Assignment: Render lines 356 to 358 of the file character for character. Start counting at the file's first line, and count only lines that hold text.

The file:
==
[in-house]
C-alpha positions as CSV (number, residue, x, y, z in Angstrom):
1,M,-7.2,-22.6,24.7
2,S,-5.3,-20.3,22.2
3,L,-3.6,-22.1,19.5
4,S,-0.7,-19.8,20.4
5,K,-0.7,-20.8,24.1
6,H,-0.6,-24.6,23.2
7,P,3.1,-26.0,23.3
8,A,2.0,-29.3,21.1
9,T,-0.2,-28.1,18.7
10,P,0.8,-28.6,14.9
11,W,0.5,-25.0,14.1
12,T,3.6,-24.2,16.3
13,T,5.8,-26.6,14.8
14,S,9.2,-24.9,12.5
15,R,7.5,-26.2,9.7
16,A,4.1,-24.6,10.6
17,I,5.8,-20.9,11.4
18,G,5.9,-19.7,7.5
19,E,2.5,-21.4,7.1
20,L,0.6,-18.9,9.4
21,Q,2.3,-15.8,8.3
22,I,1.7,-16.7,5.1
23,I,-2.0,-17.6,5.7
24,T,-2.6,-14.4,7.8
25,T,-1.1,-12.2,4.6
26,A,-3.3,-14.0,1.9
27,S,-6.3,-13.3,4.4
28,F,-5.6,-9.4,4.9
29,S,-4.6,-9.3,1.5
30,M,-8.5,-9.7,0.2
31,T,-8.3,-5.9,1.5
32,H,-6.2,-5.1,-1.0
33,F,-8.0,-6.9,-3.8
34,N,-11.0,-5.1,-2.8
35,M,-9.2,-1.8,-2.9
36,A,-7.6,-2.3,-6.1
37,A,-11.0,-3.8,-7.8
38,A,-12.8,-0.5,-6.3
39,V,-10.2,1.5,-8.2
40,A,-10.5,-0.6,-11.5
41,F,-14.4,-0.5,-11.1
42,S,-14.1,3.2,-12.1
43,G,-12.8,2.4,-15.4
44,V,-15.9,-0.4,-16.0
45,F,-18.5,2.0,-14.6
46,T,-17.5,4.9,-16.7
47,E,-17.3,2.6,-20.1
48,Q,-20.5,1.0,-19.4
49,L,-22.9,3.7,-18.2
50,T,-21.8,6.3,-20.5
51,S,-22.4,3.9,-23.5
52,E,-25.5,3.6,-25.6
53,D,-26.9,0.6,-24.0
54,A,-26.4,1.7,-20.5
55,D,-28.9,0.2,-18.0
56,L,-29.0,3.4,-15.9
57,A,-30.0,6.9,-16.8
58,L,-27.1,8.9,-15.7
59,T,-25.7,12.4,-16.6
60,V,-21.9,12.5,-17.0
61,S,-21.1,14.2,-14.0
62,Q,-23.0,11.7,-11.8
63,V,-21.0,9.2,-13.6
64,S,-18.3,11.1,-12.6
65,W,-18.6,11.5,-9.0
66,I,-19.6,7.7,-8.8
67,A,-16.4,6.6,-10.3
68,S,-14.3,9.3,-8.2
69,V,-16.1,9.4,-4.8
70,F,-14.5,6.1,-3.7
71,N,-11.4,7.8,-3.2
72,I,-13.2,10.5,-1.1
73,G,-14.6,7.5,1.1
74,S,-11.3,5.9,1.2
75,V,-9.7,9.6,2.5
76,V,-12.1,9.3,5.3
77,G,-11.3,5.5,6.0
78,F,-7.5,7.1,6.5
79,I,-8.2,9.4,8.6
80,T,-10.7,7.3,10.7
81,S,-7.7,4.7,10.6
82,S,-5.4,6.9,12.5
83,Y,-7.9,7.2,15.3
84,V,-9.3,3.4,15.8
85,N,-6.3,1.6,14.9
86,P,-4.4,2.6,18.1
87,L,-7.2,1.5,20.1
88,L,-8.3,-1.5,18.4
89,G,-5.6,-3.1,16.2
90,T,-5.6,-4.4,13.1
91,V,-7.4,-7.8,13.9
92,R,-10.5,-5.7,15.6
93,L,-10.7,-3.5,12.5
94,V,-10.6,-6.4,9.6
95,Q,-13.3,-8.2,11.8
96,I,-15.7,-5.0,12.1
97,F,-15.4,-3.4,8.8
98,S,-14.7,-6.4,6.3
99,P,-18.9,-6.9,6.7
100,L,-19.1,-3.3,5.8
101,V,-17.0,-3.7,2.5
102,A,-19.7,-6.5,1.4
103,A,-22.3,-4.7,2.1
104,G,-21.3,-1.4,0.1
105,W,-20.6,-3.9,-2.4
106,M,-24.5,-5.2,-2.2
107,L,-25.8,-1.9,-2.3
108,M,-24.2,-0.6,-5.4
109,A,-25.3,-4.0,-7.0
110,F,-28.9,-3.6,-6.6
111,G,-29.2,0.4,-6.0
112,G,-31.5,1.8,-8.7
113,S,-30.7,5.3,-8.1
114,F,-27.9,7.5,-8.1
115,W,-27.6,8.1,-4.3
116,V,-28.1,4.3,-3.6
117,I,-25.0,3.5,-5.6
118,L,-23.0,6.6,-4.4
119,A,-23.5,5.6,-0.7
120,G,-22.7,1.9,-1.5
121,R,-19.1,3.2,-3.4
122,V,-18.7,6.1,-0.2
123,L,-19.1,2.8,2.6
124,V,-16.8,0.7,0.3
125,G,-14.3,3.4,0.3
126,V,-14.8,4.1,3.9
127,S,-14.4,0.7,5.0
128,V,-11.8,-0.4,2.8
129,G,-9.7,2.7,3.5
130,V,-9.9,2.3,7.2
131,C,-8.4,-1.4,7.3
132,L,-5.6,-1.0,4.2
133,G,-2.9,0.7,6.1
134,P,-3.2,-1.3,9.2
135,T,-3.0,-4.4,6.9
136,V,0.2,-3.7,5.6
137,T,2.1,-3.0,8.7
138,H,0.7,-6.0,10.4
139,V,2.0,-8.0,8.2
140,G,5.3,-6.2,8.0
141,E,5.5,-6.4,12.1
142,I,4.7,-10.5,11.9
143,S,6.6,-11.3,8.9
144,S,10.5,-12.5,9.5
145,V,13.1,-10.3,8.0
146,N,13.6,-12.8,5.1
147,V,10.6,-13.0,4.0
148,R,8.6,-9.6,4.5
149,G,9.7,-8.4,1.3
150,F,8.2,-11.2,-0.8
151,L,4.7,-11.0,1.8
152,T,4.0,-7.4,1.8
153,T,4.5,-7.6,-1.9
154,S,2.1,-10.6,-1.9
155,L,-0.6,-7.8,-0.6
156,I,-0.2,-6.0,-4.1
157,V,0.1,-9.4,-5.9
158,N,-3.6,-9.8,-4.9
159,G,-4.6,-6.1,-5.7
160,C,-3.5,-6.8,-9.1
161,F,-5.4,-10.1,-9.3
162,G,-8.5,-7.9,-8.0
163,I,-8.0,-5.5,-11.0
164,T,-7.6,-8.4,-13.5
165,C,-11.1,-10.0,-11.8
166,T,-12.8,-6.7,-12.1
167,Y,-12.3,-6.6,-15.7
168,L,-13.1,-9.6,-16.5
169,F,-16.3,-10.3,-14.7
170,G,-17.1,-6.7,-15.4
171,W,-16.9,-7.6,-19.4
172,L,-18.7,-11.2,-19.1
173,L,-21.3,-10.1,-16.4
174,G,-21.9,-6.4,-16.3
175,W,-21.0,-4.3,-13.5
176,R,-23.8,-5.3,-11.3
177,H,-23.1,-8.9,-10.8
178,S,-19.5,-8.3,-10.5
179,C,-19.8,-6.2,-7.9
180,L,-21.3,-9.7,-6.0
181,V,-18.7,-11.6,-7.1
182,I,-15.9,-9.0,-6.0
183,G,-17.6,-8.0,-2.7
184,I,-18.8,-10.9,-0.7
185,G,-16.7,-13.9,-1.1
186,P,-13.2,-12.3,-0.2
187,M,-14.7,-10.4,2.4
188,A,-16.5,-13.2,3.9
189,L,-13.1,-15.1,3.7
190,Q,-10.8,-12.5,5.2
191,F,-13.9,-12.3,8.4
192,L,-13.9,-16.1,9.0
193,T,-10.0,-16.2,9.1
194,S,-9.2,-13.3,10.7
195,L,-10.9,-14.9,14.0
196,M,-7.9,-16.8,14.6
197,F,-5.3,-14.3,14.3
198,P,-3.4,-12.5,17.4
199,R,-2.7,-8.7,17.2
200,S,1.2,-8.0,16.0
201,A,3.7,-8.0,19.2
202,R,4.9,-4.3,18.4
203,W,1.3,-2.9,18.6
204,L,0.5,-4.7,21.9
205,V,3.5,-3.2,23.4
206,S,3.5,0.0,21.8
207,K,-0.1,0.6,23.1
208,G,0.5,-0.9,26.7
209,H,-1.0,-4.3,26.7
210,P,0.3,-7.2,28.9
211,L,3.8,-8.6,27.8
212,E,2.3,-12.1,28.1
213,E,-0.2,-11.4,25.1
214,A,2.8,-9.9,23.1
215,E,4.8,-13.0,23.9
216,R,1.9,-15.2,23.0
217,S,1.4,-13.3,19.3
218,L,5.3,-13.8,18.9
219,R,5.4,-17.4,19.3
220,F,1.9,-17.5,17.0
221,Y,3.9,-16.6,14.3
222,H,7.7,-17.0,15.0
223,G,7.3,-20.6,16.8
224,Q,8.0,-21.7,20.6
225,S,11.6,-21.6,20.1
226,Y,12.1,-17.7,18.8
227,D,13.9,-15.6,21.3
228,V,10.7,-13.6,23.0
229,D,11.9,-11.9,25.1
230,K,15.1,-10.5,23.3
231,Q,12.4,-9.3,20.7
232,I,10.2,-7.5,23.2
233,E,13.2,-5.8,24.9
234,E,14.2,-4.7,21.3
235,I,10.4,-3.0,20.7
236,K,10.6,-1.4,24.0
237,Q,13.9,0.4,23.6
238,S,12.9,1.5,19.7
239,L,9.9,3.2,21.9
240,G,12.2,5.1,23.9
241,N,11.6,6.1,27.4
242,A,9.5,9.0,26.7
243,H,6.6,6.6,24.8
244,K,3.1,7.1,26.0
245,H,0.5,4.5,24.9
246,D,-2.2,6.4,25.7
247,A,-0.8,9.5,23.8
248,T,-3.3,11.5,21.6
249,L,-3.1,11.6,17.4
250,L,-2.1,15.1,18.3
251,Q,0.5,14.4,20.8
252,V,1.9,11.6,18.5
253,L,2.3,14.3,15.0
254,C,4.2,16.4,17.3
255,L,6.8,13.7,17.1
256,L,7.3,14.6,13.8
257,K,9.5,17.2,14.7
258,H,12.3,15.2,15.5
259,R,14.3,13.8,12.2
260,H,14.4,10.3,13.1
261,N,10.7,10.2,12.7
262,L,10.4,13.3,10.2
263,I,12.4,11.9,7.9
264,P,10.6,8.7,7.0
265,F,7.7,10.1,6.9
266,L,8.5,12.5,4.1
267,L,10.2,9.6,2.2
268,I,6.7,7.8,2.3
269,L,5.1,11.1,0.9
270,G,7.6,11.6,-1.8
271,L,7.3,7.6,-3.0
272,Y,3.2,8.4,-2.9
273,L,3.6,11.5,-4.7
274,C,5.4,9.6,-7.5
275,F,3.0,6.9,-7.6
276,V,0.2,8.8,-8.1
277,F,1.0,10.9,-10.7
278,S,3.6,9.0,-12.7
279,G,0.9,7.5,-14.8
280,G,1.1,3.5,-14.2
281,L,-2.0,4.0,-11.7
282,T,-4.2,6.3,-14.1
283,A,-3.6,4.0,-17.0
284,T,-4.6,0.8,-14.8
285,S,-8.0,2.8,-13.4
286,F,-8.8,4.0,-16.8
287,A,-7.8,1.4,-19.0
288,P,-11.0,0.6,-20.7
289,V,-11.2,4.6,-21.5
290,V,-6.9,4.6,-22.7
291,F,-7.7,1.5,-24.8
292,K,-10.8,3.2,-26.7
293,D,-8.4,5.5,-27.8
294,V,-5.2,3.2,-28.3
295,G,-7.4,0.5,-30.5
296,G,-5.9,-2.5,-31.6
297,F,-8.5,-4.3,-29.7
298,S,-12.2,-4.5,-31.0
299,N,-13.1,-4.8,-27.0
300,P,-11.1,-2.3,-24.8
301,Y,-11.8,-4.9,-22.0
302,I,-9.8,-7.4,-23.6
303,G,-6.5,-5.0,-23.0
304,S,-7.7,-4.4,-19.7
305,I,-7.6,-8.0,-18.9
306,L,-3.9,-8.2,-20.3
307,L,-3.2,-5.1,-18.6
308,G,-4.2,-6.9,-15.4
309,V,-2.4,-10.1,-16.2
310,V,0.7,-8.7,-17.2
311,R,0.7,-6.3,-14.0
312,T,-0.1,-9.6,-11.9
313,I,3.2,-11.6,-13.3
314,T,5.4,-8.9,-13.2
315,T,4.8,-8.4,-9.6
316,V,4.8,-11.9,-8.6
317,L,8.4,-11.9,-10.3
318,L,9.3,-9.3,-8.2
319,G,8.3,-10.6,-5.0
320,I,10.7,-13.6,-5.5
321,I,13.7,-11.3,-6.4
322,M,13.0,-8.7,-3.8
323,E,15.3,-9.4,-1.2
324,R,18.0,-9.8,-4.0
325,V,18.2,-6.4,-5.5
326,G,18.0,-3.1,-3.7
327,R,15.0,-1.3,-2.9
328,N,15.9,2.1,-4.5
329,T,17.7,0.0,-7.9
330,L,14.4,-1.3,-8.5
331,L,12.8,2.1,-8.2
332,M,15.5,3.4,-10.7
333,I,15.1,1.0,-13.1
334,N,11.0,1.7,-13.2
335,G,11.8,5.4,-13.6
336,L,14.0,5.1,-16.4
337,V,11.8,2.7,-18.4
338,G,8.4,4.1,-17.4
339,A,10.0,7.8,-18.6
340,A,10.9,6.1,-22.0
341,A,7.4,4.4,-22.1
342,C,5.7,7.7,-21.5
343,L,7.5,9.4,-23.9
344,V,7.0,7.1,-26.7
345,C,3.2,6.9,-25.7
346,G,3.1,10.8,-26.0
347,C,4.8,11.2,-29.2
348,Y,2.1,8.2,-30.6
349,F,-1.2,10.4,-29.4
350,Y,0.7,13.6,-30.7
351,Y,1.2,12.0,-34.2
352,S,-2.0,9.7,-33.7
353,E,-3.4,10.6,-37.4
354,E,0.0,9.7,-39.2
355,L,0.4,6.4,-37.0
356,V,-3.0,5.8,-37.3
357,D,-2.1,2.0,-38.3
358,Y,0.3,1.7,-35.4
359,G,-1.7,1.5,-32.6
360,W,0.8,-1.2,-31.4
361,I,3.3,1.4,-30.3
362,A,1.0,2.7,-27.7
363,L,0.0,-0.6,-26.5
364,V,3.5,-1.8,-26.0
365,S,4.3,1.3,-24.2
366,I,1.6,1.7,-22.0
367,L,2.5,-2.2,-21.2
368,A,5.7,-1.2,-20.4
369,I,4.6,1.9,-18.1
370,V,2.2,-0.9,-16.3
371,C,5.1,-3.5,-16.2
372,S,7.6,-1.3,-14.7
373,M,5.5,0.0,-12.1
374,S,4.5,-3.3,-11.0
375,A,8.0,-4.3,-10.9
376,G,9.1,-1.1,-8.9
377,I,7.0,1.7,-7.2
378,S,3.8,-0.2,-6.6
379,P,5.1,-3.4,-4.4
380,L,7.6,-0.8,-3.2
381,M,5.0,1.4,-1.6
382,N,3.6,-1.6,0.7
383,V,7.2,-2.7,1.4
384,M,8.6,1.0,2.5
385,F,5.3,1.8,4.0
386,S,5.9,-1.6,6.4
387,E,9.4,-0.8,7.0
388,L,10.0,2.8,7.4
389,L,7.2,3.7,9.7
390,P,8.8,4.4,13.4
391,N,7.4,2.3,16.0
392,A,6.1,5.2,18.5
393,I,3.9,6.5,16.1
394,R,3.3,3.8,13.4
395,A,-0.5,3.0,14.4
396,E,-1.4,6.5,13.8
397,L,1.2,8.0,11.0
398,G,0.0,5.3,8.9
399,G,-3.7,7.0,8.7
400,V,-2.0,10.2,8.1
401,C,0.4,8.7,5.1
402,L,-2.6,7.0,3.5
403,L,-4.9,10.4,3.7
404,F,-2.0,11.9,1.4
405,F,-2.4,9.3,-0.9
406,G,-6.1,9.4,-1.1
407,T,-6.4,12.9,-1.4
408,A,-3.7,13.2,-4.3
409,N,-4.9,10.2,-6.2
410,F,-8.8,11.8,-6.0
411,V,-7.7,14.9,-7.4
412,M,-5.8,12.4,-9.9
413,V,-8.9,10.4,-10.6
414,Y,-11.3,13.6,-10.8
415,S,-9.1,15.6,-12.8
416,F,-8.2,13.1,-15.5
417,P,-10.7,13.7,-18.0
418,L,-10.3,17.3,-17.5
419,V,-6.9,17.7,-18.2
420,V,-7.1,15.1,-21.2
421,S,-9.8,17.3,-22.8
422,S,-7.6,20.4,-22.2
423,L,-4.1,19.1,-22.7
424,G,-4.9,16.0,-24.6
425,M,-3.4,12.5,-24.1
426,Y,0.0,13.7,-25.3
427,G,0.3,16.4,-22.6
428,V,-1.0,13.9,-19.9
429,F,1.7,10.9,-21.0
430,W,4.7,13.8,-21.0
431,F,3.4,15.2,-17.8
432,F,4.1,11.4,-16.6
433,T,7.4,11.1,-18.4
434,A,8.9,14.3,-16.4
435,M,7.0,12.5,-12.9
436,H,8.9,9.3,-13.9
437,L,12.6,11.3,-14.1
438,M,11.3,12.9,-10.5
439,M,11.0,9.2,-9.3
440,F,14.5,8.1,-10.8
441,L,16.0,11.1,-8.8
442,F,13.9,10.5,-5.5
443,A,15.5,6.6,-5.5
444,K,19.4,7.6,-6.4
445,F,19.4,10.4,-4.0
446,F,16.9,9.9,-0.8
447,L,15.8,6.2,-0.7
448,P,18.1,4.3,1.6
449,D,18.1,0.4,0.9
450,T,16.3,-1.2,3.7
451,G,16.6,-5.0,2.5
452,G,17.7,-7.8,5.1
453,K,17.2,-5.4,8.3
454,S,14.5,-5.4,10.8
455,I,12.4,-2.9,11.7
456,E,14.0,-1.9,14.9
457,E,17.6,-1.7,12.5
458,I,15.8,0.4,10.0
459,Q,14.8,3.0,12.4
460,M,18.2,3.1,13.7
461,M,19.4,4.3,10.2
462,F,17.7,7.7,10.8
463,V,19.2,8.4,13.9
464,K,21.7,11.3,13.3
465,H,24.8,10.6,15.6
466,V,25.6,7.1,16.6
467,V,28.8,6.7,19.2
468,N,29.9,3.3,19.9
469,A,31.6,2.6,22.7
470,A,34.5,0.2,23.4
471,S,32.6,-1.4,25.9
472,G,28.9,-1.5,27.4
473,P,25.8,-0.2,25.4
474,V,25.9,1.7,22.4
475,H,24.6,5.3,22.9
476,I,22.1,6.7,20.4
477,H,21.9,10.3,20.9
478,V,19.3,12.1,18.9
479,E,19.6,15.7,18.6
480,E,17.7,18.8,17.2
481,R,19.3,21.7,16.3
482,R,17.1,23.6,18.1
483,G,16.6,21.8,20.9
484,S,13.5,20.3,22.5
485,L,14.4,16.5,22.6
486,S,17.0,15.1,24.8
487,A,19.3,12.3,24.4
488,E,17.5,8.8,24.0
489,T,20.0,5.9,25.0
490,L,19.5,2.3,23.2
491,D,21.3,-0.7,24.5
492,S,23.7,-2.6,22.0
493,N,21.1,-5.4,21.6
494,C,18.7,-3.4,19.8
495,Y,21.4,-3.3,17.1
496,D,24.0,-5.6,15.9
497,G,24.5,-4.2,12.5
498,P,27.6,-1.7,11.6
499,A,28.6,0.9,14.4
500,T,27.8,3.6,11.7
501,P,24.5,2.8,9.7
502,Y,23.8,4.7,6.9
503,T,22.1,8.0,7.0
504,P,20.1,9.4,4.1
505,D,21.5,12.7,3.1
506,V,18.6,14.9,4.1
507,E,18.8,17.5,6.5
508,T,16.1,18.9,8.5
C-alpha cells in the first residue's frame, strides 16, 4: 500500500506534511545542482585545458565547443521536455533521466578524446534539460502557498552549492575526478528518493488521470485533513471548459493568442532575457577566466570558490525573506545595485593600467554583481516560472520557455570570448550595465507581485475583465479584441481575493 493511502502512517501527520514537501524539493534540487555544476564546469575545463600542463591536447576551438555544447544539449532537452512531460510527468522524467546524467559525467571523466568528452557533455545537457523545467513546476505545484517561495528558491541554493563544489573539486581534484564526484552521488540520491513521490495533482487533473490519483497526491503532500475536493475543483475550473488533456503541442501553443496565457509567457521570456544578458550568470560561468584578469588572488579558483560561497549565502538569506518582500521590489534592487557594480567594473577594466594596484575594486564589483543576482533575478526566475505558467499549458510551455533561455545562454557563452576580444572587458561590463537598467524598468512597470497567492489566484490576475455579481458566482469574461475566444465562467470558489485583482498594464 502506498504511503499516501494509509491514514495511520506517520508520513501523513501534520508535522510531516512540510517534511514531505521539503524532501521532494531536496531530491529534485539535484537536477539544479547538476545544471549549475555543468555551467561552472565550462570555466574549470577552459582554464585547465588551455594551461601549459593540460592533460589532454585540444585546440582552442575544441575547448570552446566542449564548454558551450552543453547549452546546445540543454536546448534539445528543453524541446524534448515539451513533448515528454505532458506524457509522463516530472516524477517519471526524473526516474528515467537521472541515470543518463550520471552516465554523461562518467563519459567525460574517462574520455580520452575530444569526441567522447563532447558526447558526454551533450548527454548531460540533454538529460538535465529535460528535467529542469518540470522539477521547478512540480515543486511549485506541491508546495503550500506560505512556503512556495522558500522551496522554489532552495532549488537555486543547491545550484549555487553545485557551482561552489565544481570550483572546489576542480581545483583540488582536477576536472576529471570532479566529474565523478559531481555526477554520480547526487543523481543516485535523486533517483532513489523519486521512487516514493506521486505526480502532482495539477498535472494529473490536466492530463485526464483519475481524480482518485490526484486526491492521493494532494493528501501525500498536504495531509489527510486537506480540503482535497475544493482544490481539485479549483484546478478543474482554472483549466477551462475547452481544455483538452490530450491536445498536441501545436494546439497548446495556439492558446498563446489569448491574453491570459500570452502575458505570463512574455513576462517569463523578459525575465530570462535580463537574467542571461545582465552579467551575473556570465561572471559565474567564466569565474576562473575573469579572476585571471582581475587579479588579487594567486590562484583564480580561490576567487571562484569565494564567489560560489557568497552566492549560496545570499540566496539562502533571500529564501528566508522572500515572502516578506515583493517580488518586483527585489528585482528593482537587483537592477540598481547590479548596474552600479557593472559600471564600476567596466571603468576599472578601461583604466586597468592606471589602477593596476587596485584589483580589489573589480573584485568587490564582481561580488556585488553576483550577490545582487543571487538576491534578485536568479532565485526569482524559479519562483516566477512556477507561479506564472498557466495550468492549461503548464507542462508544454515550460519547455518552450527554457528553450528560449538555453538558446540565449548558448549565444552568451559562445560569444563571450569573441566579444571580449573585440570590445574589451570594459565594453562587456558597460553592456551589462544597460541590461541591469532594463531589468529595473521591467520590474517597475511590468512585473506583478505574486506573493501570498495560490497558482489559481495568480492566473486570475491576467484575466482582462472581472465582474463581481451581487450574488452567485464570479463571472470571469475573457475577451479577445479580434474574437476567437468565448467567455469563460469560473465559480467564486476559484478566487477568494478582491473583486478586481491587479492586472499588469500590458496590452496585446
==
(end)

354,E,0.0,9.7,-39.2
355,L,0.4,6.4,-37.0
356,V,-3.0,5.8,-37.3